College campuses across the country have become crime scenes, with students fearing for their lives instead of their finals.
BY TAYLOR RAMIREZ, OPINION EDITOR
This school year, the fall semester has consisted of more than just football games, midterms and frat parties. For college students all over the country, it has also consisted of stalking, rape, murder and living in fear.
As a young person living in the United States, it pains me to say I think I have become accustomed to tragedy. While I have grown up in privileged circumstances, myself and my generation have been privy to countless mass shootings, natural disasters, political turmoil and because of social media, we have had unprecedented exposure to graphic images of death and violence.
In the past week, there have been two very public tragedies at two very large universities across the country.
Last weekend, four students at the University of Idaho were brutally murdered in their home off campus. As of Nov. 21, police said that no one has been charged and they are still looking at everyone to establish a suspect. In a letter from the university’s president, students were encouraged to “remain vigilant” as they continue to live in fear, worried that the unthinkable may happen to them too.
Also last weekend, three student athletes at the University of Virginia were murdered and one more injured, after returning back to campus from a class trip to Washington D.C. late on Sunday night. The entire community remained on lockdown for over twelve hours until the suspect was captured Monday morning.
I’m not proud to admit that when I first heard about these tragedies, my initial reaction was obviously, “Oh my gosh, that’s horrible and so sad. I feel so bad for the loved ones of the victims and their communities as a whole.” I texted the friends I have at the University of Virginia to let them know I was thinking about and praying for them.
After that? I went about the rest of my day and week. I’m also a busy college student with classes, multiple jobs, and extracurricular activities and simply couldn’t let myself or the schedule of my week get derailed because of my sadness.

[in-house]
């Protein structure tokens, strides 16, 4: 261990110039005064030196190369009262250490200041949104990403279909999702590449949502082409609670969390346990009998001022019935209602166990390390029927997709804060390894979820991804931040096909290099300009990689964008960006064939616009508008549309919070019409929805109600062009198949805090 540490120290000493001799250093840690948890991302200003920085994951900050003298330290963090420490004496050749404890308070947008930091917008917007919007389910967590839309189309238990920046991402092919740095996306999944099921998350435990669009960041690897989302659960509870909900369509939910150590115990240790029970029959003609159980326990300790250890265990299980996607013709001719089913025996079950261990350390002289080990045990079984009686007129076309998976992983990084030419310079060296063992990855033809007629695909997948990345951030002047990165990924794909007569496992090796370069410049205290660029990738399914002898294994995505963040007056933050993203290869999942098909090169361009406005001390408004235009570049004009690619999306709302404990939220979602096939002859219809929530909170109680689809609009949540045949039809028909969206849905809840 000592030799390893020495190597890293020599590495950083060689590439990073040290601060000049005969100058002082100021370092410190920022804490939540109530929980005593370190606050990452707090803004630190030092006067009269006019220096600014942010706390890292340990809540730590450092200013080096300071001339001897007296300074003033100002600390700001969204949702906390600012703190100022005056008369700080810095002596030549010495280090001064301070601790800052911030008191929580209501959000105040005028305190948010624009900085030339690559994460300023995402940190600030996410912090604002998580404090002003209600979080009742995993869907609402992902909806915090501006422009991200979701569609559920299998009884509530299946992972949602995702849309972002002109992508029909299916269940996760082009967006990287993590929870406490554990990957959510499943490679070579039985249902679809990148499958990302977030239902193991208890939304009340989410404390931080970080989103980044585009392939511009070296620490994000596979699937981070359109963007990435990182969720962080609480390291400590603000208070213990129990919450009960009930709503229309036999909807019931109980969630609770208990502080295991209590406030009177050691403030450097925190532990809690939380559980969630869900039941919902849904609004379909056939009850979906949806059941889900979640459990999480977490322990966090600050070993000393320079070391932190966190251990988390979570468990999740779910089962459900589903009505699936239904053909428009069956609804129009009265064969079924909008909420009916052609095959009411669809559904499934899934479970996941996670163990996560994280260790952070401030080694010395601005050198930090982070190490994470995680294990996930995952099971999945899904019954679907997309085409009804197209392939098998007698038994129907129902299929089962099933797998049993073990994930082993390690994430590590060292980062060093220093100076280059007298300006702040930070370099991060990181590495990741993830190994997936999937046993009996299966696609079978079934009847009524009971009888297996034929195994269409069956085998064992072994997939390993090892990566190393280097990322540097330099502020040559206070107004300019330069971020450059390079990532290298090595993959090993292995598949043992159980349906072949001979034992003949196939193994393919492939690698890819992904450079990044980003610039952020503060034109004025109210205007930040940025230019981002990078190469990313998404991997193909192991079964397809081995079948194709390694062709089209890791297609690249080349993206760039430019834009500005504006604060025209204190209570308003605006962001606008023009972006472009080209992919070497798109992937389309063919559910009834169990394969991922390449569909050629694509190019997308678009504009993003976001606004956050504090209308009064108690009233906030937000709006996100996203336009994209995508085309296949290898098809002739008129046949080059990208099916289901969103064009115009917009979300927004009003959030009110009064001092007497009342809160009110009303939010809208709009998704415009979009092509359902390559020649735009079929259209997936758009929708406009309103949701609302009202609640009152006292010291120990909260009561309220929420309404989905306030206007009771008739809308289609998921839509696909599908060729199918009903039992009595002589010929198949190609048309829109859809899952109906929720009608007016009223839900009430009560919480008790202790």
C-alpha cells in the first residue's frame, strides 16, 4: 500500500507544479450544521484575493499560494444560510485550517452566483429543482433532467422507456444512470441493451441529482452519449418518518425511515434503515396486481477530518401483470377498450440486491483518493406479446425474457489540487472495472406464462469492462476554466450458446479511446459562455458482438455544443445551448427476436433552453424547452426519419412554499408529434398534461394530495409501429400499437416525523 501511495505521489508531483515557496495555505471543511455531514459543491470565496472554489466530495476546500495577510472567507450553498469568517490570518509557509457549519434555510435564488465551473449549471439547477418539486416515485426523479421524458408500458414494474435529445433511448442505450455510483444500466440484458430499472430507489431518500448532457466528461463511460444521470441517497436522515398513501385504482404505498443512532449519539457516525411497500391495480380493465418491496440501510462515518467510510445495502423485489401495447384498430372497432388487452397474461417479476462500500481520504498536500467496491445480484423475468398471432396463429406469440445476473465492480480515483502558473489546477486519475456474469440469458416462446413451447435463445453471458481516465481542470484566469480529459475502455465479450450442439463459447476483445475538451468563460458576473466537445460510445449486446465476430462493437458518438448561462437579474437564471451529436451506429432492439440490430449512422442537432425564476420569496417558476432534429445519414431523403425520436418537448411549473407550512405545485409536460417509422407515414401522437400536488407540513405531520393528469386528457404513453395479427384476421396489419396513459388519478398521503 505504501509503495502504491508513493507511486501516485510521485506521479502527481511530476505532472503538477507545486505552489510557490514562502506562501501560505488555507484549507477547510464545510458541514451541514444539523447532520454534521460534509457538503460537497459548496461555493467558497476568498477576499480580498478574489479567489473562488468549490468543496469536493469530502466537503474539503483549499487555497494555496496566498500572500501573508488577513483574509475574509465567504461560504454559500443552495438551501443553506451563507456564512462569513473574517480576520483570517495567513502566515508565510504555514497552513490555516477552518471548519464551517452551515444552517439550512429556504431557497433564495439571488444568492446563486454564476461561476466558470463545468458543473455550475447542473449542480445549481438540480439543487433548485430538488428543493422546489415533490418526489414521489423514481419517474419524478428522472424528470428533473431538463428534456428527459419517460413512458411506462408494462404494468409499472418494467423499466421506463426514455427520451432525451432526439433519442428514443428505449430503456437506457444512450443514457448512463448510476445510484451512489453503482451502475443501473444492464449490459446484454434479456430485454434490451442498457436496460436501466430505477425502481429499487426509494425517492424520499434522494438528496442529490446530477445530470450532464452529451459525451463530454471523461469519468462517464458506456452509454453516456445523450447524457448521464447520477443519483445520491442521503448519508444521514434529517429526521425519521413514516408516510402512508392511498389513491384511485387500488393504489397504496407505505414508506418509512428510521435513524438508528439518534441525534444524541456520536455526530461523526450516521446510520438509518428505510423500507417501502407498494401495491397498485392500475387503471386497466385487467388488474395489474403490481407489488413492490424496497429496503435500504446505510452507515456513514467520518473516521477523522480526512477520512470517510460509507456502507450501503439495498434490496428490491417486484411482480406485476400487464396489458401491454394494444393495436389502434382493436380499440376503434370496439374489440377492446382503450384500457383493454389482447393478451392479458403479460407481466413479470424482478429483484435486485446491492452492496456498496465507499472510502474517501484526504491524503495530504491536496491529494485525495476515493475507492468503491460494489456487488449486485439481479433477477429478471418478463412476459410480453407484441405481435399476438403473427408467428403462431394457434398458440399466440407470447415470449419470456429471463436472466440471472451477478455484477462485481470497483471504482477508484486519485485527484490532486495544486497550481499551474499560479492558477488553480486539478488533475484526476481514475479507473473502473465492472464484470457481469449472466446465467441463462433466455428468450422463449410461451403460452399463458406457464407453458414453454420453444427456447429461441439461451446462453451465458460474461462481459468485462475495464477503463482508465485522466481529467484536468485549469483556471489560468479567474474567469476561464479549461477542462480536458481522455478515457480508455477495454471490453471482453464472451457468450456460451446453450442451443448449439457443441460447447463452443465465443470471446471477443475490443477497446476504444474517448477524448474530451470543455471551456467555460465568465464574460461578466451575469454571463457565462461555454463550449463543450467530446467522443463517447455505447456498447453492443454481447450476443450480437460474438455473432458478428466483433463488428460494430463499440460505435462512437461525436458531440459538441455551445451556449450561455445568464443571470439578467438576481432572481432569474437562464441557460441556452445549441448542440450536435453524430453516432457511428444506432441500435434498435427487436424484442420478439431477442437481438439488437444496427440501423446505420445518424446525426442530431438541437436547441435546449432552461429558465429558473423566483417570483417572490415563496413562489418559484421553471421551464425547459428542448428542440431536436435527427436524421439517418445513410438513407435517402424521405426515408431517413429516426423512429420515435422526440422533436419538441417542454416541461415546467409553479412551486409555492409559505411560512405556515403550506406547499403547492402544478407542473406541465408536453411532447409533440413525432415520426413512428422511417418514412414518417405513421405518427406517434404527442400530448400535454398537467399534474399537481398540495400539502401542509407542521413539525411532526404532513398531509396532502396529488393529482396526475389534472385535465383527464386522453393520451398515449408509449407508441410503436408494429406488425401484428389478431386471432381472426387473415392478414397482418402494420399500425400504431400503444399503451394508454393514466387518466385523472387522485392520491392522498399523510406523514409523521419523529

Now? I’m mad. I’m mad that this is a common occurrence. Not only the tragedies but also my reaction to them. I’m mad at myself. I’m mad that we are still having to continue these types of conversations.
When I was entering my freshman year at Mason, a family friend told my mom “I used to work in Fairfax, it’s a great area and a safe campus. She’ll be just fine.” Throughout my time here I have never felt like I was in danger on Mason’s campus, but now I wonder if maybe I should have.
While I agree with supporting rehabilitation efforts and protecting the privacy of individuals, I also feel strongly about informing the public of potentially dangerous situations. The reality is, this case was already public and though found not guilty by way of insanity, the student still violently murdered someone and people deserve to know who they may be encountering on campus.
Additionally, the Fourth Estate found evidence that university administration was aware of this situation and still neglected to inform students of any potentially dangerous people or situations.
How are students supposed to feel safe on campus when our own university is keeping us in the dark on these issues?
Maybe I am just one of the lucky ones. Yes, I do realize I am calling myself “lucky” simply because a tragic event hasn’t happened at my school. How sad is that? This is an unfortunate reality for students of all ages today.
We should be leaving college with embarrassing tattoos, not lifelong trauma. A degree instead of a death certificate.
I don’t think it’s healthy to let ourselves reel from each and every tragedy. We need to protect our own mental health and peace too.
However, I’m going to let myself feel sad because that is what these victims deserve and because I deserve to feel emotions fully and deeply. If you’re reading this, you do too.